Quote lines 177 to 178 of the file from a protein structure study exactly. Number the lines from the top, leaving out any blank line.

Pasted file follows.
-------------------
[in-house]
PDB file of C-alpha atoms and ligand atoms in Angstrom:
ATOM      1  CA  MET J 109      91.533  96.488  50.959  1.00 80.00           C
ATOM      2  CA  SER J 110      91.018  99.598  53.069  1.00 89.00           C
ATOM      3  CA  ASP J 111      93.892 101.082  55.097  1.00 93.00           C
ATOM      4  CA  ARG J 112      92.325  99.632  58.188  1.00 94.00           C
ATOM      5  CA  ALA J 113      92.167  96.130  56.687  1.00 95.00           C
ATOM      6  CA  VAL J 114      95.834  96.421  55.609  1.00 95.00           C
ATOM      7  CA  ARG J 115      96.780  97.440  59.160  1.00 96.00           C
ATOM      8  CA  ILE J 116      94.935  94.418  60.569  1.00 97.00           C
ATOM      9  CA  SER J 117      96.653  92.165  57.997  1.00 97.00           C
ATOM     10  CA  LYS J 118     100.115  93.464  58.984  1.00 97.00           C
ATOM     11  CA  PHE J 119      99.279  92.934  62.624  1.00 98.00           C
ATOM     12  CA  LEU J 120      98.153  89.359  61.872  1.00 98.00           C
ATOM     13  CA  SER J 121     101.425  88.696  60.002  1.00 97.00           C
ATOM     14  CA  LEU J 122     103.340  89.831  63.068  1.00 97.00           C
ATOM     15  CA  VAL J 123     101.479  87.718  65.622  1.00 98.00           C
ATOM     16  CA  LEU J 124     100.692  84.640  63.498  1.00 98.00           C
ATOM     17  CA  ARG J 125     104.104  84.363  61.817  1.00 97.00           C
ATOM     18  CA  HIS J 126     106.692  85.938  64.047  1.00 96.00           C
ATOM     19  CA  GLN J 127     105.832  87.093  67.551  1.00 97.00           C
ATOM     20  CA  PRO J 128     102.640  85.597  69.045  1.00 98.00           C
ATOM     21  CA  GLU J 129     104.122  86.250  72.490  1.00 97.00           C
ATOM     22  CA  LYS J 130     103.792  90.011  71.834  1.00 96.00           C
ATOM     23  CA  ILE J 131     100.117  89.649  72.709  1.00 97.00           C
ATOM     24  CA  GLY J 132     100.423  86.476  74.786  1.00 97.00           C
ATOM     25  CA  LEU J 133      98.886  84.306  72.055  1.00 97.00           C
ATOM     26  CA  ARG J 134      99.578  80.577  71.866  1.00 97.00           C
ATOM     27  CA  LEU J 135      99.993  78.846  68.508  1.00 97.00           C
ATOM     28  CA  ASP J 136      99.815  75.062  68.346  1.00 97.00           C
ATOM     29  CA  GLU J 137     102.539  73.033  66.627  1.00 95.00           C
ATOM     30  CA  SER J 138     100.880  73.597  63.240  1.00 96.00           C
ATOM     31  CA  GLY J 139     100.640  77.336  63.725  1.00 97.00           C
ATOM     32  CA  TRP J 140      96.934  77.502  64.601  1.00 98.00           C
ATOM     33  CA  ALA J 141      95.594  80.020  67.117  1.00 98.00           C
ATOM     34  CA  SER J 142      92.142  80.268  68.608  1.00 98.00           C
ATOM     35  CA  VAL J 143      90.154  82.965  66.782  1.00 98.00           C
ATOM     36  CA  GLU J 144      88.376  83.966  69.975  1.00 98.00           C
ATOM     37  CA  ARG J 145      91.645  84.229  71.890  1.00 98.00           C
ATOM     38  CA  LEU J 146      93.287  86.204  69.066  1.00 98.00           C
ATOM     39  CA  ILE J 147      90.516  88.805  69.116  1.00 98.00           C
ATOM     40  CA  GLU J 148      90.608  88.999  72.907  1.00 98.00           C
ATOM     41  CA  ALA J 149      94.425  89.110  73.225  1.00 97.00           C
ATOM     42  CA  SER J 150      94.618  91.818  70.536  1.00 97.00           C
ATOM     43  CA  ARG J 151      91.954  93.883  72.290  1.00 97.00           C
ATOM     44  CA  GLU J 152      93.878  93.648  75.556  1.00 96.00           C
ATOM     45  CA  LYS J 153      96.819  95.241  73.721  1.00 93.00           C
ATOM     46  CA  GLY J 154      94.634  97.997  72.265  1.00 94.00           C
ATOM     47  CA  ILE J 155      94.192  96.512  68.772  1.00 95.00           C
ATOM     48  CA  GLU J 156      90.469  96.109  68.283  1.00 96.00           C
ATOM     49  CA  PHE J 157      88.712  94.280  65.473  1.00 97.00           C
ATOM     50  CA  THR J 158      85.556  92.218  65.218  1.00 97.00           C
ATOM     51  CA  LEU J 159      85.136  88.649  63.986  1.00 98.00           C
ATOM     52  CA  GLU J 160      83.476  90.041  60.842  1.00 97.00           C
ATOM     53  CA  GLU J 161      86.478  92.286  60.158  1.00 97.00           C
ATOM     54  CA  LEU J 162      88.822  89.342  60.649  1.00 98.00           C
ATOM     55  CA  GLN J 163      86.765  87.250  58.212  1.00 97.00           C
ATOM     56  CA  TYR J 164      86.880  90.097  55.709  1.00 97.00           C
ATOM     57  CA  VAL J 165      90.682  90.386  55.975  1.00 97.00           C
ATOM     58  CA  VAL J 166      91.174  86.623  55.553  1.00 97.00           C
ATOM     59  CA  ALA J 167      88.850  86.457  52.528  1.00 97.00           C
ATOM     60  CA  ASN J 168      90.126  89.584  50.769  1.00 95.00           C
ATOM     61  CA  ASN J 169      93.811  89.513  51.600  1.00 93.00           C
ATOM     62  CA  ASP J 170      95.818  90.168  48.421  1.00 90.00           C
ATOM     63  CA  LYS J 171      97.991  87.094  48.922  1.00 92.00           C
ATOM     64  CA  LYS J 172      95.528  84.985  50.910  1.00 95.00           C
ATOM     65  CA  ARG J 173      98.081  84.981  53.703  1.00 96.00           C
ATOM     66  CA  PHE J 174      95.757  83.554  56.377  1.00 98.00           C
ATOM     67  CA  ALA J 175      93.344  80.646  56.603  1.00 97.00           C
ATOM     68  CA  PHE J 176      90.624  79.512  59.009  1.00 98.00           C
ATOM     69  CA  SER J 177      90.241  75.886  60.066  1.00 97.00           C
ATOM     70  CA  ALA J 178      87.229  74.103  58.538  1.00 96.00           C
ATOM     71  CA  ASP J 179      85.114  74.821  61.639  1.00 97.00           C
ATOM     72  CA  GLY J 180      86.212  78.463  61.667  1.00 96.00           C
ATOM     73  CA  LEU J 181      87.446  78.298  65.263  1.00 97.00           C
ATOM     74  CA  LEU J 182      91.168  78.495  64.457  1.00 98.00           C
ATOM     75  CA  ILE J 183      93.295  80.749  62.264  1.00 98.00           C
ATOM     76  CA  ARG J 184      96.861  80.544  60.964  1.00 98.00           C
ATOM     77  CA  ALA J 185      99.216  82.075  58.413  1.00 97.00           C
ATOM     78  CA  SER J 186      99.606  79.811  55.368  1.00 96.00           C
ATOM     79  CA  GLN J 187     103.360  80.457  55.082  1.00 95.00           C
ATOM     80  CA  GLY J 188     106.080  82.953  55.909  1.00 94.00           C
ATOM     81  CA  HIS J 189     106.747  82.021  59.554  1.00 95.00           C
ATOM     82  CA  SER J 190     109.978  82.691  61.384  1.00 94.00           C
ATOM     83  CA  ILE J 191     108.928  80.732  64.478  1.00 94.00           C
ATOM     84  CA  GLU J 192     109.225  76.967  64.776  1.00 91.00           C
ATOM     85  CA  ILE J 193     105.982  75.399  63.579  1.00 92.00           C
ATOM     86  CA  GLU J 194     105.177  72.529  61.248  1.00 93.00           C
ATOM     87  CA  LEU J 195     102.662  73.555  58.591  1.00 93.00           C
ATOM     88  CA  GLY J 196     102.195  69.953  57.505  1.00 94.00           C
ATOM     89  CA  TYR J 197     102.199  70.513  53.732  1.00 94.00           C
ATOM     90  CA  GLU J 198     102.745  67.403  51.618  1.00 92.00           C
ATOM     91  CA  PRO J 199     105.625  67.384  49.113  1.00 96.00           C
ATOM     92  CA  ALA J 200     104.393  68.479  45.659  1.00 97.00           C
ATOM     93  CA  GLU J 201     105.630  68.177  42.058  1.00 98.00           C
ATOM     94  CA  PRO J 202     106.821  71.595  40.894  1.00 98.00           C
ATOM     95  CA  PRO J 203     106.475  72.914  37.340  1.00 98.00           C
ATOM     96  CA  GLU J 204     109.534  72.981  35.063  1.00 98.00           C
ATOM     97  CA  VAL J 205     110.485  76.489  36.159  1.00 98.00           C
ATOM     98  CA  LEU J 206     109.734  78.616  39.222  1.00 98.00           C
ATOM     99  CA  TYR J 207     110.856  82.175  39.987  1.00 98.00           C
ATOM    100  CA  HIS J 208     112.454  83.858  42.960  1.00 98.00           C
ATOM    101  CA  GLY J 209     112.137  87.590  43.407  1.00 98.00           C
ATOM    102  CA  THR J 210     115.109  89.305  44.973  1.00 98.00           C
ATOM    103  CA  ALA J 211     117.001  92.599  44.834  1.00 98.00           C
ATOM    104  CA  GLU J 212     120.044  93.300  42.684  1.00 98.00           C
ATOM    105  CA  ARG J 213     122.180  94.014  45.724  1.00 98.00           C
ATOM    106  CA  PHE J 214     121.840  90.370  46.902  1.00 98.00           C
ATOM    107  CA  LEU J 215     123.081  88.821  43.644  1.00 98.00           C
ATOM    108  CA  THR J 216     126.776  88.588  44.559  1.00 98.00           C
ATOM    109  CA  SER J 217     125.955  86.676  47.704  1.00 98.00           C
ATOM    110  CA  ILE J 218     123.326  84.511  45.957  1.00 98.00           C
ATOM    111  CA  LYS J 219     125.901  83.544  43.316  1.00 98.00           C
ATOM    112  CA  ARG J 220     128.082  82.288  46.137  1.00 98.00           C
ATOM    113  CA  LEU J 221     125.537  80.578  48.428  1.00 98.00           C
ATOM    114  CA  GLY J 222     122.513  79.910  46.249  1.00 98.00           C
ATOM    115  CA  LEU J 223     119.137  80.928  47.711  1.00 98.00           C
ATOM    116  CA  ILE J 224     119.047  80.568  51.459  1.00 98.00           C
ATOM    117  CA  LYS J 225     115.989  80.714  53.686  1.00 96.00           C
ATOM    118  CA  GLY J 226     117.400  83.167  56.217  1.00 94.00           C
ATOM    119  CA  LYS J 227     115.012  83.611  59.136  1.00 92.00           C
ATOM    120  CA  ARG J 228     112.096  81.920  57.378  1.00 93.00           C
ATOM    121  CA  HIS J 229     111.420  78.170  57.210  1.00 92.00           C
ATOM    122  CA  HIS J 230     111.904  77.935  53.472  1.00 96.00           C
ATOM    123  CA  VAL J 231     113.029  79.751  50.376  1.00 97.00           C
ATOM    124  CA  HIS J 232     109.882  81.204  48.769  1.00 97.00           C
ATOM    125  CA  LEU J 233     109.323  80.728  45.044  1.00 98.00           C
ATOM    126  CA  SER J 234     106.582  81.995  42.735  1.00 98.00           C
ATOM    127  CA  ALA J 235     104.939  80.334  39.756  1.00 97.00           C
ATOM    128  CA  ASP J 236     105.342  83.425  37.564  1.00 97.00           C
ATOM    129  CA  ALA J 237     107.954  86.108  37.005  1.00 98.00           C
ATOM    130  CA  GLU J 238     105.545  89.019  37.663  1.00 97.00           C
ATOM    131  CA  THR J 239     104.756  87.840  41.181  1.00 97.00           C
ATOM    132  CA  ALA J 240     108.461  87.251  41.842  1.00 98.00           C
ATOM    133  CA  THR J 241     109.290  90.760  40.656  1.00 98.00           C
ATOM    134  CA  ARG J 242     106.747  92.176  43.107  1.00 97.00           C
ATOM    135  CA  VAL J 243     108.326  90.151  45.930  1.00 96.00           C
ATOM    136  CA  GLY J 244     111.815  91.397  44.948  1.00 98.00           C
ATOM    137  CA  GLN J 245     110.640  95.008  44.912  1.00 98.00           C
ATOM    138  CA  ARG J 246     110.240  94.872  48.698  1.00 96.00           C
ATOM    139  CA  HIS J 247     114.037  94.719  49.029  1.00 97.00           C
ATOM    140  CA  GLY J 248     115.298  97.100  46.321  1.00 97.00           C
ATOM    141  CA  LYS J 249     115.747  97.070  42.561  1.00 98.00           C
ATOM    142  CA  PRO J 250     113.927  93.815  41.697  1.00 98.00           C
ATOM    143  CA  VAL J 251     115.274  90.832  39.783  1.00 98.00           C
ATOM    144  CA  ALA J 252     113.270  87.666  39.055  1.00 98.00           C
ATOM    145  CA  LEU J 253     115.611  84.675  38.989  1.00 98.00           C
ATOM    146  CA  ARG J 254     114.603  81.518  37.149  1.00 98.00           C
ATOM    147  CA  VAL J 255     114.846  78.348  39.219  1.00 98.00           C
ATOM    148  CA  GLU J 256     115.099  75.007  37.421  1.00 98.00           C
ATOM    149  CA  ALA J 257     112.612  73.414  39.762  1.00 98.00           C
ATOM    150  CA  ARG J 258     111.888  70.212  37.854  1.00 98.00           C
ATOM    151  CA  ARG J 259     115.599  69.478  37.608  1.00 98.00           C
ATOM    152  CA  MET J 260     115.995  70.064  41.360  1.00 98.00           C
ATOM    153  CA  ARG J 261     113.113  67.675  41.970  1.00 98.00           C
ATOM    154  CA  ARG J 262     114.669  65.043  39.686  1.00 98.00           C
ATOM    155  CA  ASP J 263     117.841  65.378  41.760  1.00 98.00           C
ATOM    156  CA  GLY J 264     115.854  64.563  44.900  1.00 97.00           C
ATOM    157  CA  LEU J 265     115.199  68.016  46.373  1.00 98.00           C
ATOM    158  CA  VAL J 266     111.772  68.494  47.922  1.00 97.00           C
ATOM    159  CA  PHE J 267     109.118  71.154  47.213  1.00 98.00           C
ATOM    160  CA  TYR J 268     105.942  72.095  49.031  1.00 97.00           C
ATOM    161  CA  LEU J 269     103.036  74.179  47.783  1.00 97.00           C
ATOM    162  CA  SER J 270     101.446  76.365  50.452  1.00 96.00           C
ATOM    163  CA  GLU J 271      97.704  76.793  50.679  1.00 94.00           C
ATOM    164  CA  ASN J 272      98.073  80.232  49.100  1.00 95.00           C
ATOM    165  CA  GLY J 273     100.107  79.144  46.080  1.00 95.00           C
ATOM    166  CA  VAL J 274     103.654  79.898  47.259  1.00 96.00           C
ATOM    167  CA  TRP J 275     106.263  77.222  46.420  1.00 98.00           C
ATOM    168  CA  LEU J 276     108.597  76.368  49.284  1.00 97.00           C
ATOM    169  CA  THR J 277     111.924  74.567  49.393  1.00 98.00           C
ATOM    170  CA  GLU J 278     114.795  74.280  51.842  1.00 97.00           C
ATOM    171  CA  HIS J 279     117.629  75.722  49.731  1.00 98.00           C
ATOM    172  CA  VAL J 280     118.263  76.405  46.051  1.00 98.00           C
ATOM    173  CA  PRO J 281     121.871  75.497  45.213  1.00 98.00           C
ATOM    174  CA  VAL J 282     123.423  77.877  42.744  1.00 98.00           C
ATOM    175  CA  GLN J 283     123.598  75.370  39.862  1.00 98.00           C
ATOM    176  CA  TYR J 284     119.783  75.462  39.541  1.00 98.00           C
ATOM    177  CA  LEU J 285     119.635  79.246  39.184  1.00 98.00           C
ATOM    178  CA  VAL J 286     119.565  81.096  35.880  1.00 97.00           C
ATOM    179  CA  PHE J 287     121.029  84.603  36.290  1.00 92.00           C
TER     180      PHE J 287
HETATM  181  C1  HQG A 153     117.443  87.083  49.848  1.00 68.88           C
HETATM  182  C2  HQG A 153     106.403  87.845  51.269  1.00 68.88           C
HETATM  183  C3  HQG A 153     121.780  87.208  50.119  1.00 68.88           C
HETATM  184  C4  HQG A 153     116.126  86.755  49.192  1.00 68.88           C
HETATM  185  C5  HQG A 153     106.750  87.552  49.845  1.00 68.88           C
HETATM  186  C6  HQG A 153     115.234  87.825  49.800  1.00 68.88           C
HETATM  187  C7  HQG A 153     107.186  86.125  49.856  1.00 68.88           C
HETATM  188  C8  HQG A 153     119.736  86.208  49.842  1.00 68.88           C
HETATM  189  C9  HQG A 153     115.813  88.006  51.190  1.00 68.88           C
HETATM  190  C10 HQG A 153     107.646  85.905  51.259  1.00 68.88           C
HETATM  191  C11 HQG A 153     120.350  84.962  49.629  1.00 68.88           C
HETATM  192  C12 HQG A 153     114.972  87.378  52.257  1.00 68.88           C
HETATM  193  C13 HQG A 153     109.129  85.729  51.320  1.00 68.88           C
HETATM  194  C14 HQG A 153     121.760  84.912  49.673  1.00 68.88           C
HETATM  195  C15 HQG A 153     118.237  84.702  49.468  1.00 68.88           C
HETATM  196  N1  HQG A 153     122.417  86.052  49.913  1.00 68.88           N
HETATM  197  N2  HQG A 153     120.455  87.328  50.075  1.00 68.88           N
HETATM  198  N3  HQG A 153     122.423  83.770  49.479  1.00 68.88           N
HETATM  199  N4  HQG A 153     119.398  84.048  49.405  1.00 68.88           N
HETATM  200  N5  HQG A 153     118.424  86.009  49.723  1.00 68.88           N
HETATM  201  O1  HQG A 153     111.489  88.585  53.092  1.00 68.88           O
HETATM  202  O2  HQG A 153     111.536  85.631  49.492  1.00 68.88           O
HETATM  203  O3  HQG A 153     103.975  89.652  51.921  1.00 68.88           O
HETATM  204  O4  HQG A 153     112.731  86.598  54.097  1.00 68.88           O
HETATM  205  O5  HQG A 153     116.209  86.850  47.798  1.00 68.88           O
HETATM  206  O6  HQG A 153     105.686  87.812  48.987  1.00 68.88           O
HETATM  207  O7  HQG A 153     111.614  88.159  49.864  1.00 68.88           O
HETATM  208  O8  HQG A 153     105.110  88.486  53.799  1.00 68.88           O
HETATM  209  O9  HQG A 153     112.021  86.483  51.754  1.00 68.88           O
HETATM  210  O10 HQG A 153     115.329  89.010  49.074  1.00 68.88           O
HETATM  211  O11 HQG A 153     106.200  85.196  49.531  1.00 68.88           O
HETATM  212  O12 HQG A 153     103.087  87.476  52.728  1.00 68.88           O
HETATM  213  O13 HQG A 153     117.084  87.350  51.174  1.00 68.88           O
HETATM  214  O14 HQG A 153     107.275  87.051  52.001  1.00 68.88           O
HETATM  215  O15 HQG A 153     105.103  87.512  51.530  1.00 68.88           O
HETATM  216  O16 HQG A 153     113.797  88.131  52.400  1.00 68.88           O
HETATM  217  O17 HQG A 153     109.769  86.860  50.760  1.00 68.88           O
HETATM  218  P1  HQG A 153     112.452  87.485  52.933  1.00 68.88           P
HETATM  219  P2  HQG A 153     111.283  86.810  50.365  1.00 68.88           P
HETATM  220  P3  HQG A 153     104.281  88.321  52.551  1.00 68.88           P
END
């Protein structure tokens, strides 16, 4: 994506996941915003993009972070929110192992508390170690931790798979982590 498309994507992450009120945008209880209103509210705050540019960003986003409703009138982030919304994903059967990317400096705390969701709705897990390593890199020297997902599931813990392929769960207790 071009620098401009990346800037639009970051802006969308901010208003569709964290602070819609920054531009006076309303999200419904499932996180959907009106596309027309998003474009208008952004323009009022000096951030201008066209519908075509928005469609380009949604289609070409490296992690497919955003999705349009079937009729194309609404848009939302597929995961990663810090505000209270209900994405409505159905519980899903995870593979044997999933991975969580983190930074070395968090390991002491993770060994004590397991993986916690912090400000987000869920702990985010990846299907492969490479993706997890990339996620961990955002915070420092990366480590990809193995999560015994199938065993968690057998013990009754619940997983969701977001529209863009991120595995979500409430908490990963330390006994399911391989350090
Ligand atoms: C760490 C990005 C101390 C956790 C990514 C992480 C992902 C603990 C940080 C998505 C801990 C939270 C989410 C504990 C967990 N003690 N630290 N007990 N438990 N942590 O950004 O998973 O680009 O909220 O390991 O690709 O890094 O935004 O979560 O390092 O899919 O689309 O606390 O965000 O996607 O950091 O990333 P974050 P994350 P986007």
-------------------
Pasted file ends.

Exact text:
ATOM    175  CA  GLN J 283     123.598  75.370  39.862  1.00 98.00           C
ATOM    176  CA  TYR J 284     119.783  75.462  39.541  1.00 98.00           C